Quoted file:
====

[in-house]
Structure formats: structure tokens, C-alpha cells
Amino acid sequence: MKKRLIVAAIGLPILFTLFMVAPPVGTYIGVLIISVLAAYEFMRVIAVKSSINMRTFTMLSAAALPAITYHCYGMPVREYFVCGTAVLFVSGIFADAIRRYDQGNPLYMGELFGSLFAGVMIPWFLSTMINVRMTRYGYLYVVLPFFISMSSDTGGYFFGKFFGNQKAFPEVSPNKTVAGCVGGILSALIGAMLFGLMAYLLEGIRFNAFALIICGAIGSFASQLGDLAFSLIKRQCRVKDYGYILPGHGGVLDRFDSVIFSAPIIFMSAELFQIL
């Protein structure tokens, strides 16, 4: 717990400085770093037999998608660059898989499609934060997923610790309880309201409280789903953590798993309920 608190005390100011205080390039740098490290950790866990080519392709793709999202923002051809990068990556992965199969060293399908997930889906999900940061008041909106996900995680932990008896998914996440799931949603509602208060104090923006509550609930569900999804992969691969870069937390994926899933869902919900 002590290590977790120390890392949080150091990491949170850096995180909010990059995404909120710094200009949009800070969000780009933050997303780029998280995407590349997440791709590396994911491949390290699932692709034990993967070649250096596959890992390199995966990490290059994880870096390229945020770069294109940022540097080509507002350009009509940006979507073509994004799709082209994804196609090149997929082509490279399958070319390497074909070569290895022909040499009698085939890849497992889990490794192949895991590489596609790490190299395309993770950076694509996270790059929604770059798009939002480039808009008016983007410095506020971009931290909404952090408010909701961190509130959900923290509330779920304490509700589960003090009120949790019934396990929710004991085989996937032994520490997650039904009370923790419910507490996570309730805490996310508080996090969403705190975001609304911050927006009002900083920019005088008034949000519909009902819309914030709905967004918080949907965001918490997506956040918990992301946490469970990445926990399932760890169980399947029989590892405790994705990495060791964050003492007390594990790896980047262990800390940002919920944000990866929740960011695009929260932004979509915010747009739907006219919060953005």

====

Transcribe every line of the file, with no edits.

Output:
[in-house]
Structure formats: structure tokens, C-alpha cells
Amino acid sequence: MKKRLIVAAIGLPILFTLFMVAPPVGTYIGVLIISVLAAYEFMRVIAVKSSINMRTFTMLSAAALPAITYHCYGMPVREYFVCGTAVLFVSGIFADAIRRYDQGNPLYMGELFGSLFAGVMIPWFLSTMINVRMTRYGYLYVVLPFFISMSSDTGGYFFGKFFGNQKAFPEVSPNKTVAGCVGGILSALIGAMLFGLMAYLLEGIRFNAFALIICGAIGSFASQLGDLAFSLIKRQCRVKDYGYILPGHGGVLDRFDSVIFSAPIIFMSAELFQIL
């Protein structure tokens, strides 16, 4: 717990400085770093037999998608660059898989499609934060997923610790309880309201409280789903953590798993309920 608190005390100011205080390039740098490290950790866990080519392709793709999202923002051809990068990556992965199969060293399908997930889906999900940061008041909106996900995680932990008896998914996440799931949603509602208060104090923006509550609930569900999804992969691969870069937390994926899933869902919900 002590290590977790120390890392949080150091990491949170850096995180909010990059995404909120710094200009949009800070969000780009933050997303780029998280995407590349997440791709590396994911491949390290699932692709034990993967070649250096596959890992390199995966990490290059994880870096390229945020770069294109940022540097080509507002350009009509940006979507073509994004799709082209994804196609090149997929082509490279399958070319390497074909070569290895022909040499009698085939890849497992889990490794192949895991590489596609790490190299395309993770950076694509996270790059929604770059798009939002480039808009008016983007410095506020971009931290909404952090408010909701961190509130959900923290509330779920304490509700589960003090009120949790019934396990929710004991085989996937032994520490997650039904009370923790419910507490996570309730805490996310508080996090969403705190975001609304911050927006009002900083920019005088008034949000519909009902819309914030709905967004918080949907965001918490997506956040918990992301946490469970990445926990399932760890169980399947029989590892405790994705990495060791964050003492007390594990790896980047262990800390940002919920944000990866929740960011695009929260932004979509915010747009739907006219919060953005």